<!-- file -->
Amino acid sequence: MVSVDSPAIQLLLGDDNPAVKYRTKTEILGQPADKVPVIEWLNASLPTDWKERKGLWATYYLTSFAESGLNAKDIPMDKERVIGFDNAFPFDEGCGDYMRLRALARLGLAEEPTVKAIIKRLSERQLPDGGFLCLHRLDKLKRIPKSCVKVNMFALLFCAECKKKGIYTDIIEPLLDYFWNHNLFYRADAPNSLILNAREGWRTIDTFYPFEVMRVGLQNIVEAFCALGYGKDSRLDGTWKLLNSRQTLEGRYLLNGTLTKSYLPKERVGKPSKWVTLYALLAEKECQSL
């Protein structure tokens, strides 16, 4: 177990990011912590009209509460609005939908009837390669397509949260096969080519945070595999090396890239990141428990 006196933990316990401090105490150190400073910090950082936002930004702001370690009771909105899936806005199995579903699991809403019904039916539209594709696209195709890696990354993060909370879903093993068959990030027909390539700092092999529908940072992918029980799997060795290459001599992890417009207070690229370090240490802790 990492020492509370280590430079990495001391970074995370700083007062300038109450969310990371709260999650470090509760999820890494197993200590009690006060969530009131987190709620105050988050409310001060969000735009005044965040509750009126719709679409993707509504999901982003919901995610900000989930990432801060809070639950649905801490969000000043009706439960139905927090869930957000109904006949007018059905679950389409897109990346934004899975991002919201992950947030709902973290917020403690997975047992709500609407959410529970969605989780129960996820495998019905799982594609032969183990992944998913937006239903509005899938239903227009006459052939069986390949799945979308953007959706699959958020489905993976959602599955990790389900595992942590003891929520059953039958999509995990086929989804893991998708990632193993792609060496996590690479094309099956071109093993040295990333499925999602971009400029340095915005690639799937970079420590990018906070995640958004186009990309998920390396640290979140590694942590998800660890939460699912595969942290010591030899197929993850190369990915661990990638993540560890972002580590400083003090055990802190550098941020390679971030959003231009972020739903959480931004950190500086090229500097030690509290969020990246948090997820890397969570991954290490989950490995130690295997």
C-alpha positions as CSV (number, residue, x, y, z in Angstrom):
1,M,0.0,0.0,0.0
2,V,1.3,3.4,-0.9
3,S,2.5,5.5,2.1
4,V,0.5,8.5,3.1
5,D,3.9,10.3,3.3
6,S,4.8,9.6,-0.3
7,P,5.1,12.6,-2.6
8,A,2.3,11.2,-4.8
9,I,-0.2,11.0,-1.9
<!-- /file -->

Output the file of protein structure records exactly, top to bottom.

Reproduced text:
Amino acid sequence: MVSVDSPAIQLLLGDDNPAVKYRTKTEILGQPADKVPVIEWLNASLPTDWKERKGLWATYYLTSFAESGLNAKDIPMDKERVIGFDNAFPFDEGCGDYMRLRALARLGLAEEPTVKAIIKRLSERQLPDGGFLCLHRLDKLKRIPKSCVKVNMFALLFCAECKKKGIYTDIIEPLLDYFWNHNLFYRADAPNSLILNAREGWRTIDTFYPFEVMRVGLQNIVEAFCALGYGKDSRLDGTWKLLNSRQTLEGRYLLNGTLTKSYLPKERVGKPSKWVTLYALLAEKECQSL
């Protein structure tokens, strides 16, 4: 177990990011912590009209509460609005939908009837390669397509949260096969080519945070595999090396890239990141428990 006196933990316990401090105490150190400073910090950082936002930004702001370690009771909105899936806005199995579903699991809403019904039916539209594709696209195709890696990354993060909370879903093993068959990030027909390539700092092999529908940072992918029980799997060795290459001599992890417009207070690229370090240490802790 990492020492509370280590430079990495001391970074995370700083007062300038109450969310990371709260999650470090509760999820890494197993200590009690006060969530009131987190709620105050988050409310001060969000735009005044965040509750009126719709679409993707509504999901982003919901995610900000989930990432801060809070639950649905801490969000000043009706439960139905927090869930957000109904006949007018059905679950389409897109990346934004899975991002919201992950947030709902973290917020403690997975047992709500609407959410529970969605989780129960996820495998019905799982594609032969183990992944998913937006239903509005899938239903227009006459052939069986390949799945979308953007959706699959958020489905993976959602599955990790389900595992942590003891929520059953039958999509995990086929989804893991998708990632193993792609060496996590690479094309099956071109093993040295990333499925999602971009400029340095915005690639799937970079420590990018906070995640958004186009990309998920390396640290979140590694942590998800660890939460699912595969942290010591030899197929993850190369990915661990990638993540560890972002580590400083003090055990802190550098941020390679971030959003231009972020739903959480931004950190500086090229500097030690509290969020990246948090997820890397969570991954290490989950490995130690295997």
C-alpha positions as CSV (number, residue, x, y, z in Angstrom):
1,M,0.0,0.0,0.0
2,V,1.3,3.4,-0.9
3,S,2.5,5.5,2.1
4,V,0.5,8.5,3.1
5,D,3.9,10.3,3.3
6,S,4.8,9.6,-0.3
7,P,5.1,12.6,-2.6
8,A,2.3,11.2,-4.8
9,I,-0.2,11.0,-1.9